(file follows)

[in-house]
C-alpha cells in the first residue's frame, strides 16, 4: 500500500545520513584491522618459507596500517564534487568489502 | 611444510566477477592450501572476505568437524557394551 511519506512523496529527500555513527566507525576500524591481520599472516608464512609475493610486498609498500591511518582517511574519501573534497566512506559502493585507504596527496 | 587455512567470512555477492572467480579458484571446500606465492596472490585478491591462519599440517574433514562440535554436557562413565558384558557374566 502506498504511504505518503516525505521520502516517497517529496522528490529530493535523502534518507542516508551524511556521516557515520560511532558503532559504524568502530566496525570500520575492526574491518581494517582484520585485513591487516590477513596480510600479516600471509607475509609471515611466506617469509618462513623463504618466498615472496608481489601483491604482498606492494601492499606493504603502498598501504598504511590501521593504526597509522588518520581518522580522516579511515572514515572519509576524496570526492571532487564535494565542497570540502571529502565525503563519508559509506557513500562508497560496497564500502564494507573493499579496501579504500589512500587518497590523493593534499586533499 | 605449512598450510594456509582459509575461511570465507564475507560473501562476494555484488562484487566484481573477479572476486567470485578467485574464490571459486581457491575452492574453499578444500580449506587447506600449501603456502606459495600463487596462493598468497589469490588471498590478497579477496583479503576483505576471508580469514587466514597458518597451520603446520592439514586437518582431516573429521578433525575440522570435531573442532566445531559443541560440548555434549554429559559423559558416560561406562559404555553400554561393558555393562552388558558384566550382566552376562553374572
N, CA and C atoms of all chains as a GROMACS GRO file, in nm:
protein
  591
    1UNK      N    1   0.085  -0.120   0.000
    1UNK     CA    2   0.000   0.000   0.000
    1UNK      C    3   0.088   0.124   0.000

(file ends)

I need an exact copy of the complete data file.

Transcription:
[in-house]
C-alpha cells in the first residue's frame, strides 16, 4: 500500500545520513584491522618459507596500517564534487568489502 | 611444510566477477592450501572476505568437524557394551 511519506512523496529527500555513527566507525576500524591481520599472516608464512609475493610486498609498500591511518582517511574519501573534497566512506559502493585507504596527496 | 587455512567470512555477492572467480579458484571446500606465492596472490585478491591462519599440517574433514562440535554436557562413565558384558557374566 502506498504511504505518503516525505521520502516517497517529496522528490529530493535523502534518507542516508551524511556521516557515520560511532558503532559504524568502530566496525570500520575492526574491518581494517582484520585485513591487516590477513596480510600479516600471509607475509609471515611466506617469509618462513623463504618466498615472496608481489601483491604482498606492494601492499606493504603502498598501504598504511590501521593504526597509522588518520581518522580522516579511515572514515572519509576524496570526492571532487564535494565542497570540502571529502565525503563519508559509506557513500562508497560496497564500502564494507573493499579496501579504500589512500587518497590523493593534499586533499 | 605449512598450510594456509582459509575461511570465507564475507560473501562476494555484488562484487566484481573477479572476486567470485578467485574464490571459486581457491575452492574453499578444500580449506587447506600449501603456502606459495600463487596462493598468497589469490588471498590478497579477496583479503576483505576471508580469514587466514597458518597451520603446520592439514586437518582431516573429521578433525575440522570435531573442532566445531559443541560440548555434549554429559559423559558416560561406562559404555553400554561393558555393562552388558558384566550382566552376562553374572
N, CA and C atoms of all chains as a GROMACS GRO file, in nm:
protein
  591
    1UNK      N    1   0.085  -0.120   0.000
    1UNK     CA    2   0.000   0.000   0.000
    1UNK      C    3   0.088   0.124   0.000